Wikoff DS, Rager JE, Chappell GA, Fitch S, Haws L, Borghoff SJ. 2018 (in press). A framework for systematic evaluation and quantitative integration of mechanistic data in assessments of potential human carcinogens. Toxicol Sci [abstract].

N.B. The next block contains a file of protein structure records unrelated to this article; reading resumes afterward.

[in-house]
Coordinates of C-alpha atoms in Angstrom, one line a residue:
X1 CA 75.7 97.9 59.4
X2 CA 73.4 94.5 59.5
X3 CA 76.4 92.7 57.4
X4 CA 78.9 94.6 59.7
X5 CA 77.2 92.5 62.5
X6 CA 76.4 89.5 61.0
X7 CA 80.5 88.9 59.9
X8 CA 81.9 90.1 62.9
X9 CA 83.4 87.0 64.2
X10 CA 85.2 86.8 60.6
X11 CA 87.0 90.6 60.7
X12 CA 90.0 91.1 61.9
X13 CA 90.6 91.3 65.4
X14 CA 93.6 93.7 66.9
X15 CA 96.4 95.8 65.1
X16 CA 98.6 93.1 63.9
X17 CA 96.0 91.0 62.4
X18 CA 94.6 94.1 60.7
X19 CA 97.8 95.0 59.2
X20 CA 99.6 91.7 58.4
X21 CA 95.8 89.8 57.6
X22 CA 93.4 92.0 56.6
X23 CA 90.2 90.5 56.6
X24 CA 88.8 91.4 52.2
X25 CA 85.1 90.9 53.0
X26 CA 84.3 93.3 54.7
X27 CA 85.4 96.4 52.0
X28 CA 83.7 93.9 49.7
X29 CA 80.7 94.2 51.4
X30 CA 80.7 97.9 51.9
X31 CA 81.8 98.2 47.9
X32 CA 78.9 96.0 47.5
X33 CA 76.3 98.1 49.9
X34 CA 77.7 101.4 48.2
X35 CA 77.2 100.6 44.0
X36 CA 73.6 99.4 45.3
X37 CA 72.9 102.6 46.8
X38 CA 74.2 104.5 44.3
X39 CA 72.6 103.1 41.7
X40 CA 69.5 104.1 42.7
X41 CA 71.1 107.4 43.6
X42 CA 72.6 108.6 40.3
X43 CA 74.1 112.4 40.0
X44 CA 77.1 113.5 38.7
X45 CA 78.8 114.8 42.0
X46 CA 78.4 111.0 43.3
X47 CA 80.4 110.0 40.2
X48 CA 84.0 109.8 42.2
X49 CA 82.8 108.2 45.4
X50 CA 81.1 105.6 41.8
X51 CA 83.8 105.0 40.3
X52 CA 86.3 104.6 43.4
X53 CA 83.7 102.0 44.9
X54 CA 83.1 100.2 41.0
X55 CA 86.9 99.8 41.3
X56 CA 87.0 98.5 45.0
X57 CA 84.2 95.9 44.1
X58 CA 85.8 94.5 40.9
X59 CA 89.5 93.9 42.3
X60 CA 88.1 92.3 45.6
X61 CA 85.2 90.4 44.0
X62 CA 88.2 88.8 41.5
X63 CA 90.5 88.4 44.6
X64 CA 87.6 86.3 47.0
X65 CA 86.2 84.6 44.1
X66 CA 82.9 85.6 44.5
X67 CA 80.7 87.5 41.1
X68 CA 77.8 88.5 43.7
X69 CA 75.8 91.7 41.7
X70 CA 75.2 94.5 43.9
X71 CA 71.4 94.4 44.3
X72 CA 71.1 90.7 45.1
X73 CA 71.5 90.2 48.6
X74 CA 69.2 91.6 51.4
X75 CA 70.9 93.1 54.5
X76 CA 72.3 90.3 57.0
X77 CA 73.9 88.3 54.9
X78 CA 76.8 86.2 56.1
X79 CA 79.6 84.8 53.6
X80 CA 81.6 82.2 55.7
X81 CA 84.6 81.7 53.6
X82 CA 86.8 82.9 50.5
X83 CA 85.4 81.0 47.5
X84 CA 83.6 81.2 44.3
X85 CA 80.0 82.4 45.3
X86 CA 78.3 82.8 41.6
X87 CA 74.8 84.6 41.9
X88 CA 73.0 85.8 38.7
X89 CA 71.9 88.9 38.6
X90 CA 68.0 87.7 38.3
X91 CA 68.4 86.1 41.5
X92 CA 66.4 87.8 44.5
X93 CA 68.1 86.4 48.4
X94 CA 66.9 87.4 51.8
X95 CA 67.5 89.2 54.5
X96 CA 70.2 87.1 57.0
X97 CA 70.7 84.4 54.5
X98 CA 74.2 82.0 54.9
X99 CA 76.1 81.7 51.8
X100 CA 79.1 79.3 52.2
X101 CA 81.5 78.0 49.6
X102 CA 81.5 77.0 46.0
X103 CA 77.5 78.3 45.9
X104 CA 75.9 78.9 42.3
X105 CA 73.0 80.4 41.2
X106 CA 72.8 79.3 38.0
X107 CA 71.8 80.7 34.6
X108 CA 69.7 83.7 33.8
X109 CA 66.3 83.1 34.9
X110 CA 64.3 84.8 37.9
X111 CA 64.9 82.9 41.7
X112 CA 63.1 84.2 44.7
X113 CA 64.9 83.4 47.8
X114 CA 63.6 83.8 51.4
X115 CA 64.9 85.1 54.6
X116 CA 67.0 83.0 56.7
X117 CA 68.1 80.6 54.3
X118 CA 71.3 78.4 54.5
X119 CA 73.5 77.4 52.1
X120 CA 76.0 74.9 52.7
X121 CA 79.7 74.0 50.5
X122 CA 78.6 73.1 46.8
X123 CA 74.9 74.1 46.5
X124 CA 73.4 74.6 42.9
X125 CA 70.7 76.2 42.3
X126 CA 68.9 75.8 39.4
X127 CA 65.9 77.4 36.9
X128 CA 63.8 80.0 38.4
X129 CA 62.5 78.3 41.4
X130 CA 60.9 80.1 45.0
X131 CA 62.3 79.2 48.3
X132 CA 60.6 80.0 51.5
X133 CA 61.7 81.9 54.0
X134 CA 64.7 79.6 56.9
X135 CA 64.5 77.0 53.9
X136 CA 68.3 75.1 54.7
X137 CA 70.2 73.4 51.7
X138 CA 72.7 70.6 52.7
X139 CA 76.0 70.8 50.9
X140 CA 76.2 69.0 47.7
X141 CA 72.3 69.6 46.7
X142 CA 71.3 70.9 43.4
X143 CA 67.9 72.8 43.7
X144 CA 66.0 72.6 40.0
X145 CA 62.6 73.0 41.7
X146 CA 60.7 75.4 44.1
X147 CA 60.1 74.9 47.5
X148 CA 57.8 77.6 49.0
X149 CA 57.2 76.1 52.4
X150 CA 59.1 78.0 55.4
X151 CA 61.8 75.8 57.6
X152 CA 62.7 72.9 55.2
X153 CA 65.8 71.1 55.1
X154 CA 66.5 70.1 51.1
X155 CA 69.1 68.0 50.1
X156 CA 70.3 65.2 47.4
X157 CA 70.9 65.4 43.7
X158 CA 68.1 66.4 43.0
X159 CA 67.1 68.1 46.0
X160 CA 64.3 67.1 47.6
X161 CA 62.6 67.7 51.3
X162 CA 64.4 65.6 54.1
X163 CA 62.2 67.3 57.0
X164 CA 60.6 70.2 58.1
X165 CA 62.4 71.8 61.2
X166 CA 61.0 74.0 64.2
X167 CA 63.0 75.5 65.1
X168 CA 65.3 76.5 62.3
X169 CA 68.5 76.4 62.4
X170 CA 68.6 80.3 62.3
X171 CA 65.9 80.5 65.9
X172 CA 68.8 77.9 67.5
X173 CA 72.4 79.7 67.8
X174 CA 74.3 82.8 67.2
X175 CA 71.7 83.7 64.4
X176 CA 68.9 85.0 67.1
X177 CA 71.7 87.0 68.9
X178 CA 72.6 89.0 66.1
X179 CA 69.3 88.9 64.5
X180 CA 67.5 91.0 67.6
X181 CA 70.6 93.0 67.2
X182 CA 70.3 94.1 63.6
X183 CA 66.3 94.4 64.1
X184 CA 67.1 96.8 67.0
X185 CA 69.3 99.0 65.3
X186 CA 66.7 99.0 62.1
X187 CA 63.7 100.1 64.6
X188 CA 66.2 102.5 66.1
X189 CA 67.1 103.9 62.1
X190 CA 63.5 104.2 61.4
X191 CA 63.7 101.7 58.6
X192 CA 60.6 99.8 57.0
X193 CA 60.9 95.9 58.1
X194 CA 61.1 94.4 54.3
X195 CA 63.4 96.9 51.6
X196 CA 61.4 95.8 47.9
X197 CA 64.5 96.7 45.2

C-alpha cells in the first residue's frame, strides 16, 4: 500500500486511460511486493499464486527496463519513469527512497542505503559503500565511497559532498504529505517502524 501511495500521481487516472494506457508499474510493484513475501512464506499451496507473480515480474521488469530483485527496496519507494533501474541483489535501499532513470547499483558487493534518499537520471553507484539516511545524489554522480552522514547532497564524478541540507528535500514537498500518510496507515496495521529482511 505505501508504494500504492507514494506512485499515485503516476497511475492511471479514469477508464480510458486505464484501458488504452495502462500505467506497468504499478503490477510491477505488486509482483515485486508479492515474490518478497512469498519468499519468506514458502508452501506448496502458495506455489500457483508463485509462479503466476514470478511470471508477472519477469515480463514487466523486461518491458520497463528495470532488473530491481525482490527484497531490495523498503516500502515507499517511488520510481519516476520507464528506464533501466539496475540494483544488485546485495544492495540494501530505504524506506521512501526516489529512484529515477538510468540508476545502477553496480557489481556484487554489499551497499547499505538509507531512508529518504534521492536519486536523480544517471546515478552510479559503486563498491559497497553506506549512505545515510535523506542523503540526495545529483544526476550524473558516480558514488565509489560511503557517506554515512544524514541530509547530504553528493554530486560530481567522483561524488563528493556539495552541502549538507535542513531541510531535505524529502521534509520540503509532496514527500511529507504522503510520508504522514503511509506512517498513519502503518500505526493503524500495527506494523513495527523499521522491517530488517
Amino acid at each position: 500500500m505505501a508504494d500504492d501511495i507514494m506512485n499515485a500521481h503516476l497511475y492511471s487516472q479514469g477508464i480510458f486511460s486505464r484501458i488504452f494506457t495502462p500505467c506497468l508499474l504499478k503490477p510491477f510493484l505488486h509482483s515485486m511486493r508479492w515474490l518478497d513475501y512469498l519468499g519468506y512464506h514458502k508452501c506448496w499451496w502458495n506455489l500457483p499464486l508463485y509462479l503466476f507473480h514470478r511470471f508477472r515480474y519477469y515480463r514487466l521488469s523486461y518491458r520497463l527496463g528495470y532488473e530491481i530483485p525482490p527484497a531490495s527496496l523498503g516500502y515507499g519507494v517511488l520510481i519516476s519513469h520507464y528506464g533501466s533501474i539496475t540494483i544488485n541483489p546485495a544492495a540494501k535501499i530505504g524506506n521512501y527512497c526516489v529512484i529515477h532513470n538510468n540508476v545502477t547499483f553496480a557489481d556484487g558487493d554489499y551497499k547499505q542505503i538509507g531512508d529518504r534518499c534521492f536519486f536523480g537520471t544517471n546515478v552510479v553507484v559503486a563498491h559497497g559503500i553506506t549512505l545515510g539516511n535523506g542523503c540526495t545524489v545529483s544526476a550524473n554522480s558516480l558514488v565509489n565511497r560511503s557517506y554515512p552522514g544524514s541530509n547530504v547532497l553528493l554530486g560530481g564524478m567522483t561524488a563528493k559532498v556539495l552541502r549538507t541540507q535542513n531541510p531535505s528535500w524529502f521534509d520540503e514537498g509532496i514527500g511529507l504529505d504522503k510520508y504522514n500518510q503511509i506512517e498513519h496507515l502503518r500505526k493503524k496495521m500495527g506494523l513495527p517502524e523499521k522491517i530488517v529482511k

Recently, the key characteristics of carcinogens (KCC) have been proposed as an organizational approach for the evaluation of mechanistic data related to carcinogenicity. Our objective was to develop a framework to systematically and quantitatively integrate KCC data using elements that are important to risk assessment. Methods for developing the framework included: defining objectives, identifying and accommodating key considerations for components, input, and output of the framework, and operational development via iterative testing by a multidisciplinary team. The proposed framework involves three steps: (1) a structured, yet flexible, appraisal of individual studies and endpoints, (2) a structured and transparent evaluation of the body of evidence for each key characteristic, and (3) an evaluation of all of the KCC-relevant data relative to tumors and/or cancer types. In step 1, data are assessed and scored for reliability, strength, and activity. In step 2, a mathematical algorithm is used to integrate (and weight) the quality, relevance, and activity for each of the KCCs. These scores facilitate subsequent evaluations related to the overall body of evidence in Step 3 in which KCCs can be linked, assessing potential adverse outcome pathways or networks, and finally, considered in the context of observed carcinogenic responses in animals and/or humans. The output is an overall conclusion regarding KCC activity as it relates to carcinogenic responses. The proposed framework provides a flexible solution to quantitively integrate KCC data in a systematic and transparent manner that provides weighting of data most well-suited for the assessment of potential human carcinogenicity.